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Autor:  Dale
E-mail:  não-disponível
Data:  06/FEV/2005 4:41 AM
Assunto:  Re: I´d rather/Prefer
 
Mensagem:  “I prefer” and “I’d rather” are very close in meaning. “I’d rather” seems slightly more informal to my ears. There are some differences in how they are used.

“Rather” is commonly used in the conditional. “I would rather…”
“Prefer” can be used in the conditional or the present indicative. Often (not always) the use of the conditonal has little if any effect upon the meaning. “I would prefer… I prefer….”

I prefer apples to oranges. (Rather cannot be used in this format.)
I would prefer apples to oranges. (This is an exception. We have no context to rely upon, but the use of “would” here clearly indicates that the speaker is referring to the future, possibly to a theoretical condition. Q: “If you were alone on a desert island and you had to choose between eating apples and oranges, which would you choose?” A: “I would prefer apples to oranges.”)

Would you prefer that I pay you now or tomorrow?
Do you prefer that I pay you now or tomorrow?
Would you rather that I pay you now or tomorrow?

I prefer sitting here to standing there.
I would rather sit here than stand there.

If I have to go to either Belem or Manaus, I would prefer to go to Belem.
If I have to go to either Belem or Manaus, I would prefer going to Belem.
If I have to go to either Belem or Manaus, I prefer to go to Belem.
If I have to go to either Belem or Manaus, I prefer going to Belem.
If I have to go to either Belem or Manaus, I would rather go to Belem.

I prefer eating an apple to drinking tea.
I would rather eat an apple than drink tea.

I would prefer to have a dog to having a cat.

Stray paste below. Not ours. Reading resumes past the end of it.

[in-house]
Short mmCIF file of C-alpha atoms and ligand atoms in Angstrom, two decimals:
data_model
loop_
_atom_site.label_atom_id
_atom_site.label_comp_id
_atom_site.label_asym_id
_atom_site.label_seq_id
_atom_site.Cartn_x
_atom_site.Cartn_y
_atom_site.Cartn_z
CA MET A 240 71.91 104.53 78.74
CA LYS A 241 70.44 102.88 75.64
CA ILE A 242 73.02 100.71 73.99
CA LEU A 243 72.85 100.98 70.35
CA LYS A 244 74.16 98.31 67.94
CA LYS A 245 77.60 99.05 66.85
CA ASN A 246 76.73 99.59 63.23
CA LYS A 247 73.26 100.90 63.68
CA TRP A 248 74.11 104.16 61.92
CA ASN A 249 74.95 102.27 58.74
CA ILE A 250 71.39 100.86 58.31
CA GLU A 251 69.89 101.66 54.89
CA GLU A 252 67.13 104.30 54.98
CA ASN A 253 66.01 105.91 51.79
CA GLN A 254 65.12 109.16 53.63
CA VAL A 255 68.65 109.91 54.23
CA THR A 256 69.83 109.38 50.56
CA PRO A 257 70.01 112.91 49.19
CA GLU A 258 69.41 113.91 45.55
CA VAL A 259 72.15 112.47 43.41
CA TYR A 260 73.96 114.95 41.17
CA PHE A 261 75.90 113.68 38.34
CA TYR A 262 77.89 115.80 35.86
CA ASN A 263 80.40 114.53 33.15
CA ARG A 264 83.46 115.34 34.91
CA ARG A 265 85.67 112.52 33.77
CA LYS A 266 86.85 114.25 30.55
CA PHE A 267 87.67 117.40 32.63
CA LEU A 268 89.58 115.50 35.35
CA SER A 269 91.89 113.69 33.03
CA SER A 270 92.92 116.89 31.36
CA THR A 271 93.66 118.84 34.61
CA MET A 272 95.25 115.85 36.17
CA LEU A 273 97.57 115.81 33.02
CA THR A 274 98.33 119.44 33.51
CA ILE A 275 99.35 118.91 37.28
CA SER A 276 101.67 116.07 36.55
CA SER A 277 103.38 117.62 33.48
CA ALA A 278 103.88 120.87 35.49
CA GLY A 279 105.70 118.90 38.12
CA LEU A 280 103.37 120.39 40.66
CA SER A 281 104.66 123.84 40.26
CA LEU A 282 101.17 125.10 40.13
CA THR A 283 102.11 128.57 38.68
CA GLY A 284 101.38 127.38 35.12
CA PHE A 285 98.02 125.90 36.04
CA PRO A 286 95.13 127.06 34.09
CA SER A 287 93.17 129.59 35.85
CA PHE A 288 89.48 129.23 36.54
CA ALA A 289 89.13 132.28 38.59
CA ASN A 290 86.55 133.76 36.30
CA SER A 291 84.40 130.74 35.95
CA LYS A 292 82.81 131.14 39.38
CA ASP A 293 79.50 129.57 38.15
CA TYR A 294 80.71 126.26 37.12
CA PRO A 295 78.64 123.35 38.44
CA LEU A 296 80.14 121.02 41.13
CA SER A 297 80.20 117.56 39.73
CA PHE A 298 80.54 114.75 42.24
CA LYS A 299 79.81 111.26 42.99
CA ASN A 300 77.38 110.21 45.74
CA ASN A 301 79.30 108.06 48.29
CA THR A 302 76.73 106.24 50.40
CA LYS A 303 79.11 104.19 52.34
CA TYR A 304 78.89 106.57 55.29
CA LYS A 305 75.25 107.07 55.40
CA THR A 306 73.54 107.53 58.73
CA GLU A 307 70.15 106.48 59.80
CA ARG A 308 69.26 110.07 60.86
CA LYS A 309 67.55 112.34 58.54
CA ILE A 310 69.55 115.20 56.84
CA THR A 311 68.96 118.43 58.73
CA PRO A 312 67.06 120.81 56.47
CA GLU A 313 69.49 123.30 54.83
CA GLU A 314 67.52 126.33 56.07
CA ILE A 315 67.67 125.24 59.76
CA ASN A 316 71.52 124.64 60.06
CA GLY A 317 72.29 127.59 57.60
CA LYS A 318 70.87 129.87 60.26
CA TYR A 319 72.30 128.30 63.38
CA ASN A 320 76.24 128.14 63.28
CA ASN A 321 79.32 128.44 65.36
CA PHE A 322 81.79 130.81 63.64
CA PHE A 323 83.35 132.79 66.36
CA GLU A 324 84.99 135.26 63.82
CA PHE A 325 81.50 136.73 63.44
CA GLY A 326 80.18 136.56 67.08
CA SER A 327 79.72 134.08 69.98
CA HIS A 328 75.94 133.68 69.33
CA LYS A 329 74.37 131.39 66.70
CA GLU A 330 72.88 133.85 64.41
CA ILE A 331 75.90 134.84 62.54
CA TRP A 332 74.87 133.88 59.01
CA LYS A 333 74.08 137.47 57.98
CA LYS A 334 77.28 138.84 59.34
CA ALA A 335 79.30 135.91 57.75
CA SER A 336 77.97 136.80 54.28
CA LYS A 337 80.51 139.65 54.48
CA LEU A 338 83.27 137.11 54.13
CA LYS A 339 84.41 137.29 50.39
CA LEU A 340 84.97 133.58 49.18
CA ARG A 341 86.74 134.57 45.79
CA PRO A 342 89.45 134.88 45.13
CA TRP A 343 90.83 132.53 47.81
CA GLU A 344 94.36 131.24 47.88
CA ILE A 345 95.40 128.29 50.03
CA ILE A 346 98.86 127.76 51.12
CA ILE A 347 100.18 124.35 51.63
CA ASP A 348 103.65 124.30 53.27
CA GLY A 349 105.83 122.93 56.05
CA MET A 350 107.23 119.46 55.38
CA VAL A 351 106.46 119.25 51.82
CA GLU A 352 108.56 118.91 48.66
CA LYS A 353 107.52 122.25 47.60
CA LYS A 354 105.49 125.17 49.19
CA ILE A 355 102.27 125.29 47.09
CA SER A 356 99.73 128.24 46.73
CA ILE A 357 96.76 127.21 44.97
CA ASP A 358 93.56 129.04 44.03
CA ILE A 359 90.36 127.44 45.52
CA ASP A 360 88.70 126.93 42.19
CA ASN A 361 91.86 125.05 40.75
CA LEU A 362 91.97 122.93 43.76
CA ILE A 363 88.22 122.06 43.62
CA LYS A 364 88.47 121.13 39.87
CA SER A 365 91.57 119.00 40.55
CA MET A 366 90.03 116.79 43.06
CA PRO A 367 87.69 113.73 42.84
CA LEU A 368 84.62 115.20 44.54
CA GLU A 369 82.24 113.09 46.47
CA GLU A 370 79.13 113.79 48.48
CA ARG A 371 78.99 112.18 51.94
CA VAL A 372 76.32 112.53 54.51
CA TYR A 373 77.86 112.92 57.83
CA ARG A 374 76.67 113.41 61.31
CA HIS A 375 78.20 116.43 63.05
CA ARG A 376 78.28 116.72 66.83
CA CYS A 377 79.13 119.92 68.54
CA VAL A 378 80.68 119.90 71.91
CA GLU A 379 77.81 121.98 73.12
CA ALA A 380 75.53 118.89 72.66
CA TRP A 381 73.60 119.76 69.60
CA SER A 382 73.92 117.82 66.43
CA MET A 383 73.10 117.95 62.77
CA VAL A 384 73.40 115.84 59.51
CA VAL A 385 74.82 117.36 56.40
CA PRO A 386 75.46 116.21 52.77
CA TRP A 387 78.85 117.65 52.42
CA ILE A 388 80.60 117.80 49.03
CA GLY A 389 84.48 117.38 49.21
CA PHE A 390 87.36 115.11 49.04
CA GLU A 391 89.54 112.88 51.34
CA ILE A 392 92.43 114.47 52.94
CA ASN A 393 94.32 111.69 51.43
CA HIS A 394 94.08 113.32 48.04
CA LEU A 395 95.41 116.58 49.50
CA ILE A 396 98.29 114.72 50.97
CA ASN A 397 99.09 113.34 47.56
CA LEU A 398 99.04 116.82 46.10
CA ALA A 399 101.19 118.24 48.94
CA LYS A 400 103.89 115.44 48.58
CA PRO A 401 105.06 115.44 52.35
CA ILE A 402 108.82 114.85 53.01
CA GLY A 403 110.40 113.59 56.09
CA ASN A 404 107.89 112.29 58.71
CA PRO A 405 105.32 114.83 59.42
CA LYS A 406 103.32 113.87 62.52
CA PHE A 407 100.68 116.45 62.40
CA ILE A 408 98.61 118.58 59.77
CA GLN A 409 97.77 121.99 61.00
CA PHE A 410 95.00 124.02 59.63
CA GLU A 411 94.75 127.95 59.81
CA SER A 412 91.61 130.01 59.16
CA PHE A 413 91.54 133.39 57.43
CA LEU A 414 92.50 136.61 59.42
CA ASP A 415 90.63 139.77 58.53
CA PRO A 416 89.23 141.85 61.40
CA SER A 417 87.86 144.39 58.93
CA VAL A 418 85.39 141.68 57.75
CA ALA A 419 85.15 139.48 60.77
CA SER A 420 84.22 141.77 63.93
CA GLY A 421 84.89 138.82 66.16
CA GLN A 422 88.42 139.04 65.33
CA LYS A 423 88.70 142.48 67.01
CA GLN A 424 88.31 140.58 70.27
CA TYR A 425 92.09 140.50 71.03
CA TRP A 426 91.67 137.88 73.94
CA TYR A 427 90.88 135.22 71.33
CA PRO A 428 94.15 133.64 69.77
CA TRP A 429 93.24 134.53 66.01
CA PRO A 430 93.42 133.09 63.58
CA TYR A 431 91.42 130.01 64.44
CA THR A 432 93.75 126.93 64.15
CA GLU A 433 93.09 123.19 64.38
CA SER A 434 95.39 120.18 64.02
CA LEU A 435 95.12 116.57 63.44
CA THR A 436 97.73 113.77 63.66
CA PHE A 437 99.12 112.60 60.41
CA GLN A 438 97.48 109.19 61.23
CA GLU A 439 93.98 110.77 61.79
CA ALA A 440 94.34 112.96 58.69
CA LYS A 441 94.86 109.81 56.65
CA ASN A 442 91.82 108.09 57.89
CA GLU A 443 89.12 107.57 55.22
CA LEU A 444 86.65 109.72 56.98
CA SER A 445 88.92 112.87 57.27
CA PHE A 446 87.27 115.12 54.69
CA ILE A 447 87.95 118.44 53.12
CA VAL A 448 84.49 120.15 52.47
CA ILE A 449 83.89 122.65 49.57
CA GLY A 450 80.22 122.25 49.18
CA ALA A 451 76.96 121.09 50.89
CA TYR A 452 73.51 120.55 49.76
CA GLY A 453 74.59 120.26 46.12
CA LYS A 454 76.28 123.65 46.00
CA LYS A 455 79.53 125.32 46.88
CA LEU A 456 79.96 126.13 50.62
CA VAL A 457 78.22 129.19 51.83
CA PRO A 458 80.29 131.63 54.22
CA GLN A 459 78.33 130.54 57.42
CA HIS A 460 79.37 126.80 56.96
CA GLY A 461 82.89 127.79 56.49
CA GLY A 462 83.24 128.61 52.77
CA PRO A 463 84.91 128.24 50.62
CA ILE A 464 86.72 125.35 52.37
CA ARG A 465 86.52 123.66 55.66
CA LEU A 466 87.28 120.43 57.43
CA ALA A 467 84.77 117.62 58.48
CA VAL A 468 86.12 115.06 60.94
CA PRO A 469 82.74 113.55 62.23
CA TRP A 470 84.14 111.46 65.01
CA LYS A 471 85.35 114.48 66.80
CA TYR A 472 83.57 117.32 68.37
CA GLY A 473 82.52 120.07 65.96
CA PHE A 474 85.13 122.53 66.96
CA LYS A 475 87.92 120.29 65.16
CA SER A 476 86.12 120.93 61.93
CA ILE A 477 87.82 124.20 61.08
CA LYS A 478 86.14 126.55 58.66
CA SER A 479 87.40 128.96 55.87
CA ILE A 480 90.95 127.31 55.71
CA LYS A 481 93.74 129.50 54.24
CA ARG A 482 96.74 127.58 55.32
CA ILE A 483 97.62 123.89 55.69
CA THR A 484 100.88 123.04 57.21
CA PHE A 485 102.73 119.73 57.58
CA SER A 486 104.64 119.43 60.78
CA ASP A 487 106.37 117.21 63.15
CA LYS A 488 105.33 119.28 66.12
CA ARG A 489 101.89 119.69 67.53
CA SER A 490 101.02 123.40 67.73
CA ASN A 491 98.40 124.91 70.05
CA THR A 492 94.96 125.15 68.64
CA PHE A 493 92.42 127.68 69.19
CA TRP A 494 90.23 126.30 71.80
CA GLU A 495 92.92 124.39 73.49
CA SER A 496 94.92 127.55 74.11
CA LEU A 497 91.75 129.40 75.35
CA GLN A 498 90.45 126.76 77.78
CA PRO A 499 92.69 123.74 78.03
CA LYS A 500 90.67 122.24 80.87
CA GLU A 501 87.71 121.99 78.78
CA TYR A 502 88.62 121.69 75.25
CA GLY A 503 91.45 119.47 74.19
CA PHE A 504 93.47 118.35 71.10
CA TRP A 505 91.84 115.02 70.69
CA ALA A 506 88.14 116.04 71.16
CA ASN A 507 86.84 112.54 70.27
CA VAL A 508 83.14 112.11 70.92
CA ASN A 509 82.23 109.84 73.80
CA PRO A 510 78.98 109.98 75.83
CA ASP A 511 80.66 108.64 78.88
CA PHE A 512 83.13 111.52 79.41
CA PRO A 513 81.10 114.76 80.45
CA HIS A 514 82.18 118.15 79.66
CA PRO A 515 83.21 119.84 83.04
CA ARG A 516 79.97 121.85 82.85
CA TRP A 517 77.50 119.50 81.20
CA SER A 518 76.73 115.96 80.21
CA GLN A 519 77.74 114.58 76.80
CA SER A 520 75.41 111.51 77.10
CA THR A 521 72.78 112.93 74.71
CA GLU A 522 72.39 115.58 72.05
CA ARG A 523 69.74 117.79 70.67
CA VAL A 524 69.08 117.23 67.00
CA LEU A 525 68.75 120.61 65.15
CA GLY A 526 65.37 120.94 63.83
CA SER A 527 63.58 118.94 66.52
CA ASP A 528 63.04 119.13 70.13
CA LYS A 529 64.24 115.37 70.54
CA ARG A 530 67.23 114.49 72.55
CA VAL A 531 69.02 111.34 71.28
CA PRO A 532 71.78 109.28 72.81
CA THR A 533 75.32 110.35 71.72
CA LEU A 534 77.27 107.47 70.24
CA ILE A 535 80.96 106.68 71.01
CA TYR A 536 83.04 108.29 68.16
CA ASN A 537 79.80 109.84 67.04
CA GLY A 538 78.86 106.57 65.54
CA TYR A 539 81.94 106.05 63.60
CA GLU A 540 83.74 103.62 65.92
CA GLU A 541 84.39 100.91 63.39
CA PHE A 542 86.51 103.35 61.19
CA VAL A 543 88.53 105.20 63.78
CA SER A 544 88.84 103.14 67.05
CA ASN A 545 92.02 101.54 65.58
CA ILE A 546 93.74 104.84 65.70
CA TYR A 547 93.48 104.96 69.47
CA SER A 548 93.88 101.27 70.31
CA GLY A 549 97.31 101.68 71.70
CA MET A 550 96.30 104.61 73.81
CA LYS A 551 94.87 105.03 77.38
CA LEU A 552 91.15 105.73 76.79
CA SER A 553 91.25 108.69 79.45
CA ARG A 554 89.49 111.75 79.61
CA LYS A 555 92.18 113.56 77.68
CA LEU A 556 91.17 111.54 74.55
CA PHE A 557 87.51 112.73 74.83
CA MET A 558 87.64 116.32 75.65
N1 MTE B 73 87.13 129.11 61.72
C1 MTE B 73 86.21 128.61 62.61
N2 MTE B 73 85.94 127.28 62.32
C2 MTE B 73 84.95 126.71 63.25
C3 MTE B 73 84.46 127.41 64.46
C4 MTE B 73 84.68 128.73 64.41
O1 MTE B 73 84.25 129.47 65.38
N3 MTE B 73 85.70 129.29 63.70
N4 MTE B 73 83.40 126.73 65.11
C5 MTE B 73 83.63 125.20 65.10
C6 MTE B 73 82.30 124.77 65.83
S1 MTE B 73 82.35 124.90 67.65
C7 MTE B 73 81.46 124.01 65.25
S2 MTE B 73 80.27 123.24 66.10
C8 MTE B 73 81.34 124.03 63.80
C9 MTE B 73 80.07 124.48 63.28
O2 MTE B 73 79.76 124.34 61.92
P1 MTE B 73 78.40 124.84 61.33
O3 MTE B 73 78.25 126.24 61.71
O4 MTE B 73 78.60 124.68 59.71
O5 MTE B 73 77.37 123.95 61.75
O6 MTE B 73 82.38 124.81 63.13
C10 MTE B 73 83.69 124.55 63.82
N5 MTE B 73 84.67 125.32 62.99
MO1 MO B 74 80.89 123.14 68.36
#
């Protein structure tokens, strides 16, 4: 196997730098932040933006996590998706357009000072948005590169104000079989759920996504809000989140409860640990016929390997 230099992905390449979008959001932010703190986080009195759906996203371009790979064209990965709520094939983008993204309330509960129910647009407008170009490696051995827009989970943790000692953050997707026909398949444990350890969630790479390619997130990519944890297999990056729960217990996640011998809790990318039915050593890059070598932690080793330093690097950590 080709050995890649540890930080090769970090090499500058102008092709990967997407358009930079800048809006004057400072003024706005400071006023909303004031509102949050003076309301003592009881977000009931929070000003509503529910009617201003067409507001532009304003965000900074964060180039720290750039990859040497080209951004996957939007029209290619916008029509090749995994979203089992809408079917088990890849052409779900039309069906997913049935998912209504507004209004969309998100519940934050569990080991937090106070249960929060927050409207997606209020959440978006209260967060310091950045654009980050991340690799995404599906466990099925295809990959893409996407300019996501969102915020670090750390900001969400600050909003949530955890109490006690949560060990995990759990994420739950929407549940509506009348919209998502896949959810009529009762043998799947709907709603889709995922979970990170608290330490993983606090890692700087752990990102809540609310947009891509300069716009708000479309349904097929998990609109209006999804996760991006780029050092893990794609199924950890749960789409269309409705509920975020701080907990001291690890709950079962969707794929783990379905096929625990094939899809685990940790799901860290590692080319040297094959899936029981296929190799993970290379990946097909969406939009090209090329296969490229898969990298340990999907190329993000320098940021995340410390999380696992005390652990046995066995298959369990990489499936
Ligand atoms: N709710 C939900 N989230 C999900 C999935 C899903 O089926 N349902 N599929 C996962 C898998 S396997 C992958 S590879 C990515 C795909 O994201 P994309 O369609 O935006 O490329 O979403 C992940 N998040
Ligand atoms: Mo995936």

I would prefer having a dog to having a cat.
I would rather have a dog than have a cat.

I prefer driving to walking.
I´d rather watch T.V. than play cards.
I´d rather be watching T.V. than playing cards.

Examples of what NOT to say.
Would you prefer that I paying you now or tomorrow? NO!
Do you prefer that I paying you now or tomorrow? NO!
Would you rather that I paying you now or tomorrow? NO!
I prefer sit here to stand there. NO!
I would rather sitting here than standing there. NO!
I prefer eat an apple to drink tea. NO!
I would rather eating an apple than to drink tea. NO!

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Keep in mind that “rather” is sometimes used to mean “bastante” or even “um tanto”, something quite different from a preference. Estou bastante cansado. = I am rather (very, somewhat) tired.


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 English Made in Brazil -- English, Portuguese, & contrastive linguistics
I´d rather/Prefer  –  Carlos  05/FEV/2005, 1:43 AM
Re: I´d rather/Prefer  –  André Oliveira  05/FEV/2005, 8:18 AM
Re: I´d rather/Prefer  –  Carlos  05/FEV/2005, 7:32 PM
 Re: I´d rather/Prefer  –  Dale  06/FEV/2005, 4:41 AM
Re: I´d rather/Prefer  –  Carlos  06/FEV/2005, 12:27 PM
Re: I´d rather/Prefer  –  Dale  06/FEV/2005, 2:23 PM
Re: I´d rather/Prefer  –  Carlos  06/FEV/2005, 5:24 PM
Re: I´d rather/Prefer  –  orlando  06/FEV/2005, 9:13 PM
To Dale  –  orlando  06/FEV/2005, 10:40 PM
Re: To Dale  –  Dale  07/FEV/2005, 1:57 AM
Re: To Dale  –  André Oliveira  07/FEV/2005, 11:15 AM

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